BUFFALO – Until he was 9 years old, NHL Draft prospect Callum Booth was just a regular skater on his youth team. He idolized Tampa Bay Lightning center Vincent Lecavlier and loved the No. 4 his hero wore.
Then one day, tired of getting lit up, his team’s goalie “just gave up,” Booth recalled earlier this month at the NHL Scouting Combine. The coaches scrambled to find a replacement right before the playoffs. Booth was one of three or four kids who tried out.
“I was the only one left standing,” Booth said inside HarborCenter. “So I’ve been a goalie ever since.”
The emergency goalie developed into a darn good one.
Booth is NHL Central Scouting’s No. 2 North American goalie prospect for this weekend’s draft. The 18-year-old, a starter with the QMJHL’s Quebec Remparts some of last season, could be a second- or third-round selection.
The 6-foot-2, 199-pound Booth is “a prototype of goalies you see in the NHL,” said his coach, Philippe Boucher, a former Sabres defenseman.
“He’s big. He can move,” Boucher said. “He can make the acrobatic saves. He can make the easy saves. He competes. So he’s what you see a lot in the NHL now.”
The Sabres, of course, have no clear-cut goalie of the future. They have eight picks, including the 21st, 31st, 51st and 92nd selections, so Booth could be available. Sabres general manager Tim Murray said last week he’s interested in taking a goalie at 21.
Booth spoke to the Sabres first inside a packed room at the combine the team hosted.
“It’s a little stressful at first seeing all those people,” Booth said.
That experience, however, probably wasn’t as stressful as Booth’s 2014-15 campaign. In his second junior campaign, Booth morphed from the Remparts’ No. 1 into a seldom-used backup.
As Memorial Cup host, the Remparts were guaranteed a spot in the four-team Canadian Hockey League tournament. Boucher couldn’t rely on a young goalie with a championship within grasp, so he acquired Zachary Fucale, one of the league’s best, before Christmas.
Losing his job, Booth said, tested him not only as a goalie, “but as a person.”
“To deal with that, it was heartbreaking at first,” said Booth, who had a 3.05 goals-against average and a .900 save percentage in 41 games. “I more than anybody want to play every single game all season.”
Boucher added: “He was good enough to be a No. 1 goalie in the league.”
With Fucale gone, Booth plans to tell Boucher he’s playing every game next season.
“It was tough, but I’m happy with the way I dealt with it,” Booth said. “I’m happy with the relationship me and Zach had. I think it worked out well for both of us.”
The deal also worked out well for Boucher, who held onto Booth when other teams were trying to pry him away in a trade.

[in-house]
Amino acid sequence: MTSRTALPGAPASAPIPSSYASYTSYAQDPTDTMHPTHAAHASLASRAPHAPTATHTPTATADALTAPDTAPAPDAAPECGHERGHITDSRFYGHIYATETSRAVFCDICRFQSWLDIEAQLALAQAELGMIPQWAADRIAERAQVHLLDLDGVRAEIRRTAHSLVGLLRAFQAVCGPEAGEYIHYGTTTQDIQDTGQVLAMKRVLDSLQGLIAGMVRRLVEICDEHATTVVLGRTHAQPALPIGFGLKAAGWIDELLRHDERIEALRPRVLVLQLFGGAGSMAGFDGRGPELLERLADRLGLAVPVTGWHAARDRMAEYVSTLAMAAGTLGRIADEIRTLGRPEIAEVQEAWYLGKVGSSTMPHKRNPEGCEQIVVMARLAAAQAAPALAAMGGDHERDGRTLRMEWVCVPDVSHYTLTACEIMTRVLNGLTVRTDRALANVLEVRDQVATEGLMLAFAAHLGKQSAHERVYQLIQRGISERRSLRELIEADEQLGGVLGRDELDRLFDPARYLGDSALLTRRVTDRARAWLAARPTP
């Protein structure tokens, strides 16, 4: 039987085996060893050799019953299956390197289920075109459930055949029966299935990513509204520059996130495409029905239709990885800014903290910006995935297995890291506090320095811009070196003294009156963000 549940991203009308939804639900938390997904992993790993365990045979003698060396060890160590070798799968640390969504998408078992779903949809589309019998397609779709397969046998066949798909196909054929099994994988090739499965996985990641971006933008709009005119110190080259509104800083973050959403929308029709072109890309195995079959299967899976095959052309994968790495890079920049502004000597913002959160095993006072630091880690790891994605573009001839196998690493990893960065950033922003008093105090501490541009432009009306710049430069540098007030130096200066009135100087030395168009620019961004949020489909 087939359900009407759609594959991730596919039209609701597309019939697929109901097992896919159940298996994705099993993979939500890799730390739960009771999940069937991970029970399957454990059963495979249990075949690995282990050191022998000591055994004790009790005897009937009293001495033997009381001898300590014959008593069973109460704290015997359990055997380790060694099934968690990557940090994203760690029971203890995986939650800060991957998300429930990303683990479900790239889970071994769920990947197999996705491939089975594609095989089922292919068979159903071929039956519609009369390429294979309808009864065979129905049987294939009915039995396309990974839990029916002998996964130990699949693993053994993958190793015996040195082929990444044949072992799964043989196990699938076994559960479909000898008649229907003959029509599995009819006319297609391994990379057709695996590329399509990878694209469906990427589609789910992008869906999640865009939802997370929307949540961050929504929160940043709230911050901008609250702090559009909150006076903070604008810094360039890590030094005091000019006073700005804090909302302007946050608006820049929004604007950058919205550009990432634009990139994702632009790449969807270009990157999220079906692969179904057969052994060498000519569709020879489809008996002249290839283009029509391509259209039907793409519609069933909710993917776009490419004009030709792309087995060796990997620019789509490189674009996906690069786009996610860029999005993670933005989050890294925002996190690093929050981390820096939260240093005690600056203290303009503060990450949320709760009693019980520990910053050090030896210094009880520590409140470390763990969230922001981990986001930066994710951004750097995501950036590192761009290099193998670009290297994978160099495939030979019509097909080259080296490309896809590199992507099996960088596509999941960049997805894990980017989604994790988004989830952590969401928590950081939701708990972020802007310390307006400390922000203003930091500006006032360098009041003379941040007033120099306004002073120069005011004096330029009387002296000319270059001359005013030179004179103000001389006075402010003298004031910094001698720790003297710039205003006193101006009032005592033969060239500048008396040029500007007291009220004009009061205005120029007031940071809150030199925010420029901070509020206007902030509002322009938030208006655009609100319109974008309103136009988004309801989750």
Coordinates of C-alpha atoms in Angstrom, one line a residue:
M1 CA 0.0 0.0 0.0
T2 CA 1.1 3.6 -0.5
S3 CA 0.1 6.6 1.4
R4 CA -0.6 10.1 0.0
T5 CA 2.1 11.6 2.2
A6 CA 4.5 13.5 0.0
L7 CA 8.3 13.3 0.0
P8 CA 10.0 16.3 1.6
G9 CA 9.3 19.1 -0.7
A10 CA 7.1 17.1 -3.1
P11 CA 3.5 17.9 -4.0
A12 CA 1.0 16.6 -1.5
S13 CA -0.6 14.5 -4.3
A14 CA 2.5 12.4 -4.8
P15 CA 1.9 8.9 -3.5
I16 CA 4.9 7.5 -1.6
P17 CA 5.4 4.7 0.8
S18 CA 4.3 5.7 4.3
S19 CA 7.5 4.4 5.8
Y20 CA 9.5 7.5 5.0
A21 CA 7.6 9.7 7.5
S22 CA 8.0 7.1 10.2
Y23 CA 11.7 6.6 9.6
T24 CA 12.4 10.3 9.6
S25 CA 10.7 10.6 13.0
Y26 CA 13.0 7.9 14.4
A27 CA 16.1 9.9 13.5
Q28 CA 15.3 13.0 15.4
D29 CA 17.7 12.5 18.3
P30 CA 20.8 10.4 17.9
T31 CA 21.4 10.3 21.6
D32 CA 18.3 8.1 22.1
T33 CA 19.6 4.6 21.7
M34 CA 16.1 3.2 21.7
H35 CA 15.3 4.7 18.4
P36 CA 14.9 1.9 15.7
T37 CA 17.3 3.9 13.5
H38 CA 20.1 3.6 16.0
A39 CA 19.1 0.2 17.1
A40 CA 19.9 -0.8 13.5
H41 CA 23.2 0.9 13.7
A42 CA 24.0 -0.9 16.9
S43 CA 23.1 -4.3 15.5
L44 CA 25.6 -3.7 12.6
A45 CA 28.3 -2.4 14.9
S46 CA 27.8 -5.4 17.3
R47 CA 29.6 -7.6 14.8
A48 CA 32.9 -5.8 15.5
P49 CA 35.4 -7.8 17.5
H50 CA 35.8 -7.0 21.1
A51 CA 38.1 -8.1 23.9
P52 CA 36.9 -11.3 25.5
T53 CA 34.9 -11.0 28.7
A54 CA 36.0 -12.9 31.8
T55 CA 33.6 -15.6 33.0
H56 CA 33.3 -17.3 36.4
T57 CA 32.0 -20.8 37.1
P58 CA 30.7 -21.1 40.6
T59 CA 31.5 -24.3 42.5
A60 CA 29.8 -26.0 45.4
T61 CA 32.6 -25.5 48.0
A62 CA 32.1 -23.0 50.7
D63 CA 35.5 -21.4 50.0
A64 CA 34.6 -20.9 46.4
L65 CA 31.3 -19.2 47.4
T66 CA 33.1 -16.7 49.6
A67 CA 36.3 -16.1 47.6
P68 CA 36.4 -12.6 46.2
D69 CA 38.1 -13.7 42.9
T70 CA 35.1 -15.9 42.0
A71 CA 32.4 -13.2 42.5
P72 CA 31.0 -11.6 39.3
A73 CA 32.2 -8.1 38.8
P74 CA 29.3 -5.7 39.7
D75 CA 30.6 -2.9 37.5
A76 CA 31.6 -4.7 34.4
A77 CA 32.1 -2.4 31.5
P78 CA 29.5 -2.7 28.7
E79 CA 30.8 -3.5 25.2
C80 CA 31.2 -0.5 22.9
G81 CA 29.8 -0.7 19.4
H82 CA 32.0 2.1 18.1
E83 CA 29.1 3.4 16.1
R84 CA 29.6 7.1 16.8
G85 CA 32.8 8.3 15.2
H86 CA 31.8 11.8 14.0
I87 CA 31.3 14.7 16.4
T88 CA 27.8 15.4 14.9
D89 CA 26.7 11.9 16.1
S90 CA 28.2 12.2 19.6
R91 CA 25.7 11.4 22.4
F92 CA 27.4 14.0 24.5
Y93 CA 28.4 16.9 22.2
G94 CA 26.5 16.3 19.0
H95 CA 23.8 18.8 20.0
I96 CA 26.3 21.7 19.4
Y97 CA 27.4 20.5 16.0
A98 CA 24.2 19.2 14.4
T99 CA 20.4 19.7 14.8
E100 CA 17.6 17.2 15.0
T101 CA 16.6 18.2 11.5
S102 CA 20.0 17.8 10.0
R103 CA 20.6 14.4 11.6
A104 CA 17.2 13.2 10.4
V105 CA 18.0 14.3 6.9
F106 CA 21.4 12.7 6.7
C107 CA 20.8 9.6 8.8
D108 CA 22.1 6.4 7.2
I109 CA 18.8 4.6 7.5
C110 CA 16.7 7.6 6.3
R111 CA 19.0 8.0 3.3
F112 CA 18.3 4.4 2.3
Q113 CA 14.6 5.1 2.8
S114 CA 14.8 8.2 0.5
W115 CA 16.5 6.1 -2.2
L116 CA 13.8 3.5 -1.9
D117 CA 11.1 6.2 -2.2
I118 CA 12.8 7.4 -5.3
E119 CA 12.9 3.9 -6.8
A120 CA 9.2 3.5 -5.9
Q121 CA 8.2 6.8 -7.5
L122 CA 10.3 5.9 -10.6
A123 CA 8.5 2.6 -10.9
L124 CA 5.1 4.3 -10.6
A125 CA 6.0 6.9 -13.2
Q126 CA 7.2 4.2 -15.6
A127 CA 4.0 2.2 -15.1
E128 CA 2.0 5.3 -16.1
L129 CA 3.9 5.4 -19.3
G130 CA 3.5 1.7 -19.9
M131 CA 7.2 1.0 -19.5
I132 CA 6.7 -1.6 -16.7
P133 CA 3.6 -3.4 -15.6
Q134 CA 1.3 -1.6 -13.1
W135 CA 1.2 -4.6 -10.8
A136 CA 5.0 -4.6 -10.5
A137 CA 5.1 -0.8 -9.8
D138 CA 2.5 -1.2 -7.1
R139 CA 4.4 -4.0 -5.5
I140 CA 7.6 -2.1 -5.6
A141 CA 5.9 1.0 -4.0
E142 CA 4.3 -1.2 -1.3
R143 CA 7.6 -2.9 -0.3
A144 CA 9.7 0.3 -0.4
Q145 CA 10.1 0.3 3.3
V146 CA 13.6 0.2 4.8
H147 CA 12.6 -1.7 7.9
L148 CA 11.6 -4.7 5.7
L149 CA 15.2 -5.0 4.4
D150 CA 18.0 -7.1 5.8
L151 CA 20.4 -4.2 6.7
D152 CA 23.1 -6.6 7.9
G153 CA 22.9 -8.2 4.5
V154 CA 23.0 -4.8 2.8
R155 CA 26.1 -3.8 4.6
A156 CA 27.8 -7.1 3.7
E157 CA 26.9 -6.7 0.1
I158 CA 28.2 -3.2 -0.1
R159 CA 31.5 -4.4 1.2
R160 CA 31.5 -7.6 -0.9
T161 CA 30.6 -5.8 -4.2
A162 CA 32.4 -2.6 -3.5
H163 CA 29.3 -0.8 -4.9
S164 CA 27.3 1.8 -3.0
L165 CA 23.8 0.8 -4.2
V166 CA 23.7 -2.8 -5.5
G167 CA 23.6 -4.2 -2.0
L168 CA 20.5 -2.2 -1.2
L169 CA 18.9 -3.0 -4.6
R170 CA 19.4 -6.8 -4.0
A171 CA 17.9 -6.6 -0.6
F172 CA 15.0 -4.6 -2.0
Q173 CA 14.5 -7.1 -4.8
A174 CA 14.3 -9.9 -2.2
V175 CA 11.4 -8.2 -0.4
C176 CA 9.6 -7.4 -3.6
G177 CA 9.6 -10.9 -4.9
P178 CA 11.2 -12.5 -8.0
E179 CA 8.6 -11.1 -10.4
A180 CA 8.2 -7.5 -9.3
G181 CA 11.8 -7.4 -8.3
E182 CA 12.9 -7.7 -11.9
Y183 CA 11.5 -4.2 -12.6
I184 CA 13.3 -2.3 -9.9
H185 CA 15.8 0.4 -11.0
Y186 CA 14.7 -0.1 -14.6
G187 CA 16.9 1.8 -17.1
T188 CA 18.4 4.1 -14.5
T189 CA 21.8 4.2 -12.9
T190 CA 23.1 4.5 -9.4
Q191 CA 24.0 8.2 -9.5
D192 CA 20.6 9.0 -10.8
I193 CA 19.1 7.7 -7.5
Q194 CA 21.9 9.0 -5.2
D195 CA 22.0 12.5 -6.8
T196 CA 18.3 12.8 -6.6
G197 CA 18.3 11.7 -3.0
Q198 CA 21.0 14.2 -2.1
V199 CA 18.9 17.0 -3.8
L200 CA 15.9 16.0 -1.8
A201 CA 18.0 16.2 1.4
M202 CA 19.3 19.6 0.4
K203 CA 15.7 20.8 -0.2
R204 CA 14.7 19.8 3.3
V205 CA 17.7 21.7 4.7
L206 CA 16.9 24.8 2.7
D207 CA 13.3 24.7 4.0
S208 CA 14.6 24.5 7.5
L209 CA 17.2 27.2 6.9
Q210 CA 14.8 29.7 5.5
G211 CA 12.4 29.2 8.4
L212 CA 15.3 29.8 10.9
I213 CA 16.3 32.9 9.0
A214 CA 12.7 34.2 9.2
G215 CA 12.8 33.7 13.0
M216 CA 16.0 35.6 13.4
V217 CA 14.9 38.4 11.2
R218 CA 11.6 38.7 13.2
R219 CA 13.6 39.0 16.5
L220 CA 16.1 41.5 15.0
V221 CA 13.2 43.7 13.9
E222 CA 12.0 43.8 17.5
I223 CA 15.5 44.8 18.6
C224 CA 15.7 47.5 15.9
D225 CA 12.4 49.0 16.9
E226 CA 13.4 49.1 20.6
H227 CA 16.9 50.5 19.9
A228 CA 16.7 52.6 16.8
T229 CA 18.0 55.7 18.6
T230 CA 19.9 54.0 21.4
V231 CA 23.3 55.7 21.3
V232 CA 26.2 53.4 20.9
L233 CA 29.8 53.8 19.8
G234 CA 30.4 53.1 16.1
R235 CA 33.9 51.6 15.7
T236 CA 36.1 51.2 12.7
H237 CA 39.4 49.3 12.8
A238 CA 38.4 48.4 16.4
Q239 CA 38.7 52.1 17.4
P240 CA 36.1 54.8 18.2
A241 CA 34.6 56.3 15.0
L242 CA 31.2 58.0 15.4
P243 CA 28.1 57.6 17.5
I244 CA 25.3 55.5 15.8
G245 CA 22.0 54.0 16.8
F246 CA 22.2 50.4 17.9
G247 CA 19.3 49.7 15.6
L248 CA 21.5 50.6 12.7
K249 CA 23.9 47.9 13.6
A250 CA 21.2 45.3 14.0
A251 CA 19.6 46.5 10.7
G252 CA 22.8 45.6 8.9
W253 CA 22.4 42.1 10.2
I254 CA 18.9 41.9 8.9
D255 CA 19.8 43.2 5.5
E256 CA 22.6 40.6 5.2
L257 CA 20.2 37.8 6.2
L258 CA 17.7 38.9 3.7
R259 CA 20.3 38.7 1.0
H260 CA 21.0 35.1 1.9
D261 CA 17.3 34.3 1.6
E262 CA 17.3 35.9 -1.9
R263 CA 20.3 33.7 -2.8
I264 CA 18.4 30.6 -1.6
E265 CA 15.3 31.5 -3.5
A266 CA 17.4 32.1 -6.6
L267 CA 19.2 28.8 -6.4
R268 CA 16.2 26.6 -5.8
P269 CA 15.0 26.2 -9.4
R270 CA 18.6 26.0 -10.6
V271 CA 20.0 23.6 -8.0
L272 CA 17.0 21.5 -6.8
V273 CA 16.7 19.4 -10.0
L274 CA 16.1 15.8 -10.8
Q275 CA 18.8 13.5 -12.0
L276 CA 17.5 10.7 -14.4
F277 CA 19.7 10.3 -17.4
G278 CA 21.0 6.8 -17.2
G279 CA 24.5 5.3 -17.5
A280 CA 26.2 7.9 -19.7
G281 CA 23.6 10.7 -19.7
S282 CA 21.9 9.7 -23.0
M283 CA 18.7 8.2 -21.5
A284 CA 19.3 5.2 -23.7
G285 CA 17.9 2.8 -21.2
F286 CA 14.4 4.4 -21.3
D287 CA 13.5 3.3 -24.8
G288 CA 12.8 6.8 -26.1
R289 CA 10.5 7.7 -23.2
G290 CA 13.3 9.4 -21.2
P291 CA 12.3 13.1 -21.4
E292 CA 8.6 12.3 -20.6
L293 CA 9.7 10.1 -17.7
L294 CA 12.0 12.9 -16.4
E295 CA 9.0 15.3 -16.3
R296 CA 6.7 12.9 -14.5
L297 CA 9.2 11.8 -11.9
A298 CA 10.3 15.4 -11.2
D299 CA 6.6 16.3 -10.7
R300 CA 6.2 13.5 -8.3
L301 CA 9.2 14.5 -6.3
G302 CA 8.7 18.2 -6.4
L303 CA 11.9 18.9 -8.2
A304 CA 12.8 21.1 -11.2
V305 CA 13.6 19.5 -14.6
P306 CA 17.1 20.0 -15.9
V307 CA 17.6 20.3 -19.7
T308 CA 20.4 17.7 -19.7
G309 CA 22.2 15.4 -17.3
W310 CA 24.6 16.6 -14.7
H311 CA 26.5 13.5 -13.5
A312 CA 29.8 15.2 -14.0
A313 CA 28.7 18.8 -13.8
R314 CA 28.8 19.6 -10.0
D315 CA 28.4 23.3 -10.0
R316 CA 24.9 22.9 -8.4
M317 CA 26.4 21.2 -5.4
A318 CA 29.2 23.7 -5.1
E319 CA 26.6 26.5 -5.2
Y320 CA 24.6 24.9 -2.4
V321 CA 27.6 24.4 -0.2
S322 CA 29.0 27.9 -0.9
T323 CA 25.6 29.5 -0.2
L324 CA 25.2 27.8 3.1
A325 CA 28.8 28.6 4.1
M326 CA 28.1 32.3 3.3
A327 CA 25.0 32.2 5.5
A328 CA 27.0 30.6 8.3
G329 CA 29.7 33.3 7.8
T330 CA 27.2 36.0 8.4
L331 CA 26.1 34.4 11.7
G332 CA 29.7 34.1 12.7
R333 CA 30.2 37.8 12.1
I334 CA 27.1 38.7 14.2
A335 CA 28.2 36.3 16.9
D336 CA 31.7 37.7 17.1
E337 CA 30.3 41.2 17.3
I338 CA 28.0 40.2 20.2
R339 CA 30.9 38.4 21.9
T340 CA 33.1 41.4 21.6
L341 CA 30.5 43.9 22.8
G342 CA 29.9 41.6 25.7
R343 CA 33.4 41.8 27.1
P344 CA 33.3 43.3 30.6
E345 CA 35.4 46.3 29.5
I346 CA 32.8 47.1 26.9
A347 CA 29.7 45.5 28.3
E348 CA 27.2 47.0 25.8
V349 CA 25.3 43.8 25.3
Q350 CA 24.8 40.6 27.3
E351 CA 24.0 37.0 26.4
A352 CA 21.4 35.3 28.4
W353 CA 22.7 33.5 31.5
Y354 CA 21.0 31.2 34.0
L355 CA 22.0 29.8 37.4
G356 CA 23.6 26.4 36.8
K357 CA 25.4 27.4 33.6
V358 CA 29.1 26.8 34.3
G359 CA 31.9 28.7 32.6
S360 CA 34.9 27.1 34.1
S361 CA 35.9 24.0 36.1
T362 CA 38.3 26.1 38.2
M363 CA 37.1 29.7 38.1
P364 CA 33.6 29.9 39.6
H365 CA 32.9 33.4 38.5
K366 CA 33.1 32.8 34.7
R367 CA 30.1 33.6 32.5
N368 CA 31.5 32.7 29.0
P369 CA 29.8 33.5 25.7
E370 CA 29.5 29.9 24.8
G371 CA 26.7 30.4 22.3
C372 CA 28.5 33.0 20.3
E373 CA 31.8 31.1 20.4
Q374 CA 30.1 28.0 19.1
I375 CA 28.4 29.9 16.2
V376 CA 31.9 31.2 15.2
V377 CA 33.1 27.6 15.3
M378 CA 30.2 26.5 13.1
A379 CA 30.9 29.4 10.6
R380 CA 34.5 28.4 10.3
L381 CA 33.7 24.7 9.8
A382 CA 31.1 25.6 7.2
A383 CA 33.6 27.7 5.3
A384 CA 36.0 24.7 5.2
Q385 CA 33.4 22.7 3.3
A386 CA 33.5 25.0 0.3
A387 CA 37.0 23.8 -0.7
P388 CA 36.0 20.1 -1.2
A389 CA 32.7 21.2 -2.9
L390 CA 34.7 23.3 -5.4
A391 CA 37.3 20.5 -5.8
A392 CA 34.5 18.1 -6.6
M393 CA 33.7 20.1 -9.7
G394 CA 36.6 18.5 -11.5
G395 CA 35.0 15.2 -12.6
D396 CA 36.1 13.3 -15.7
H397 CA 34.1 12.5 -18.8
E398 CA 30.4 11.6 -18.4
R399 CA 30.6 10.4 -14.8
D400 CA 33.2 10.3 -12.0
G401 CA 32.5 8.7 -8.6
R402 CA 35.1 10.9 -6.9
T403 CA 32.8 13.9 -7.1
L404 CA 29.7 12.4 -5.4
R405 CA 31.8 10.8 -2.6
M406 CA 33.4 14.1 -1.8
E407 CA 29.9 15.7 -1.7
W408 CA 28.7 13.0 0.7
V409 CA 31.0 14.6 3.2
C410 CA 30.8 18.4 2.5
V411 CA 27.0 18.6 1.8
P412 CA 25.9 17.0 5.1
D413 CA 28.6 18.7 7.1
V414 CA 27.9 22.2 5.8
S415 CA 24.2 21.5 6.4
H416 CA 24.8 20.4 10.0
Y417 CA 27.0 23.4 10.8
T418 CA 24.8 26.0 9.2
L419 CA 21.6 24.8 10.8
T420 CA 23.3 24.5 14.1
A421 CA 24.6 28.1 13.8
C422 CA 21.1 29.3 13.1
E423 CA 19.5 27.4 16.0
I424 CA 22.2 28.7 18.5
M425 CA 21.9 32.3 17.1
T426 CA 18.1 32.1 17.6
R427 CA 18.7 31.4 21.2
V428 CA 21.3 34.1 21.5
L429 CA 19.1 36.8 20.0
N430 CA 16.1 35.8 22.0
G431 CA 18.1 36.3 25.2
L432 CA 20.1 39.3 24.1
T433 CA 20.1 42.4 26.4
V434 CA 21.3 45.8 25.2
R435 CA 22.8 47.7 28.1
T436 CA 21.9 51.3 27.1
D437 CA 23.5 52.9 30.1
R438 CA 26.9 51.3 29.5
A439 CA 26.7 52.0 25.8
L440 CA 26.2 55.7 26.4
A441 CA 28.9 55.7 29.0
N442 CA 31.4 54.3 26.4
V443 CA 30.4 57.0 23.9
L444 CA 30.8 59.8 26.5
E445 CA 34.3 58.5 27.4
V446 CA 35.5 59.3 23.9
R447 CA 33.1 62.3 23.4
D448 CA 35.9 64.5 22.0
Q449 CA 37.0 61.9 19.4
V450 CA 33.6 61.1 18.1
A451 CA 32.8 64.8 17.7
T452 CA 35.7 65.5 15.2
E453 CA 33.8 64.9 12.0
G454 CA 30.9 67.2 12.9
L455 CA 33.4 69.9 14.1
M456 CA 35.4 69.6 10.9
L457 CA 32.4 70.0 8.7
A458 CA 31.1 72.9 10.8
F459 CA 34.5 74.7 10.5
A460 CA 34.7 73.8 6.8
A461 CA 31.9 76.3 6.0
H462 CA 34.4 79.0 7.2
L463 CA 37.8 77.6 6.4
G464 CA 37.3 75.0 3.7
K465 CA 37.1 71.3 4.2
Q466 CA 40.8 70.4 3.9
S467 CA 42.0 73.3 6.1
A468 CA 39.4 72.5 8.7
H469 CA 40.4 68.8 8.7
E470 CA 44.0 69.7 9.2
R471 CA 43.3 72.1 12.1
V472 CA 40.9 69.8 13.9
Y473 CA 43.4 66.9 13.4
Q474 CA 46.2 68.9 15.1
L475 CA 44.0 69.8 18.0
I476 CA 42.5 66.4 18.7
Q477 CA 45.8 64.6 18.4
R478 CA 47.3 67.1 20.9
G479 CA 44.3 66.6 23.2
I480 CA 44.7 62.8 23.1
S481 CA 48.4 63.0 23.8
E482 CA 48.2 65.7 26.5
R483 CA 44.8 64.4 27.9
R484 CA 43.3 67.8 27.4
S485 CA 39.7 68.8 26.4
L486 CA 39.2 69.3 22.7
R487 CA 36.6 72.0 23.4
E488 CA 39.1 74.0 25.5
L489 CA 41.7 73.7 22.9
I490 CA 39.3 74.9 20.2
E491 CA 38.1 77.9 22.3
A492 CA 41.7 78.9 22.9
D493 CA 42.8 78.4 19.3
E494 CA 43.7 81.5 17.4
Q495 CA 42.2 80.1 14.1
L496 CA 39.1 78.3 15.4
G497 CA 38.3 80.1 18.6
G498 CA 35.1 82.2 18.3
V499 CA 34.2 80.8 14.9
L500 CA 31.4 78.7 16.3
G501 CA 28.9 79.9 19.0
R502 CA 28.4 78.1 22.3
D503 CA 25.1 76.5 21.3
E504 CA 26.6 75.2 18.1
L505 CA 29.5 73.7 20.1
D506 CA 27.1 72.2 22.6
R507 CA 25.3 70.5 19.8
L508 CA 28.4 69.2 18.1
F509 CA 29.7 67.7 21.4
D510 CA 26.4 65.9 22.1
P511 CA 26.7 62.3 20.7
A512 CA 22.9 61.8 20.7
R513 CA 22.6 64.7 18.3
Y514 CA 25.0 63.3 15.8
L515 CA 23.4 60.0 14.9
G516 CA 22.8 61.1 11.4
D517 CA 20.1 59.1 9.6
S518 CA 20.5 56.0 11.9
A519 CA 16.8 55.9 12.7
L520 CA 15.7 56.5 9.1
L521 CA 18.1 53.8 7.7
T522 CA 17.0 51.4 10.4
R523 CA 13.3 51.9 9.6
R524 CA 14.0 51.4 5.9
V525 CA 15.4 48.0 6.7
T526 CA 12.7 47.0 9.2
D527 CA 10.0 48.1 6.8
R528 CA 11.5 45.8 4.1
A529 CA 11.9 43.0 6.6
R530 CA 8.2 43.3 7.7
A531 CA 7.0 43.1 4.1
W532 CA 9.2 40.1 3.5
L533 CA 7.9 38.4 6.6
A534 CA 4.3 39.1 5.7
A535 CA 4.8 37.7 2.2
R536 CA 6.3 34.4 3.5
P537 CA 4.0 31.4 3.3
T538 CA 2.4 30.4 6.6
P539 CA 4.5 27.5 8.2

“The big piece we never, ever wanted to move and that I’ve been getting tons of calls about was … Callum,” Boucher said. “We wanted to keep him around. It is the best move I did as a GM, I think, was to keep him around.”
Here are two goalies the Sabres could pick.
Ilya Samsonov, Metallurg Magnitogorsk, Russian Junior League
2014-15 numbers: 2.66 goals against average, .918 save percentage
Since 6-foot-4, 203-pound Samsonov didn’t attend the combine, some Sabres representatives recently went to Detroit and spoke to the No. 1 rated European netminder. The Russian might not last until the Sabres pick at 21, however.
“There’s so much buzz around this guy,” said Justin Goldman, a goalie analyst who runs thegoalieguild.com. “It’s basically like the next Andrei Vasilevskiy, (the last goalie taken in the first round in 2012). … His talent is so high end that even a doorknob could develop this guy into an NHL goalie.”
Mackenzie Blackwood, Barrie Colts, Ontario Hockey League
2014-15 numbers: 3.09 goals against average, .906 save percentage
The 6-foot-4, 215-pound Blackwood, the No. 1 rated North American goalie, started changing his style when he reached junior hockey.
“I used to be more of a butterfly goalie, more blocking, but you can’t play like that anymore,” Blackwood said. “The time of the game’s changed. I have to be patient on my feet, a little more reactive. So I say I’m almost like a hybrid, not quite. I’m trying to be more that way, more reactive, more up on my feet.”
Goldman said Blackwood is “a legit first-rounder” who probably won’t last past the 40th pick.
“He’s really athletic, he tracks shots well,” Goldman said. “He’s well-rounded for his experiences.”
The NHL set the 2015-16 salary cap at $71.4 million and the salary floor at $52.8 million on Tuesday. The Sabres are $10,714,645 under the floor, according to generalfanager.com.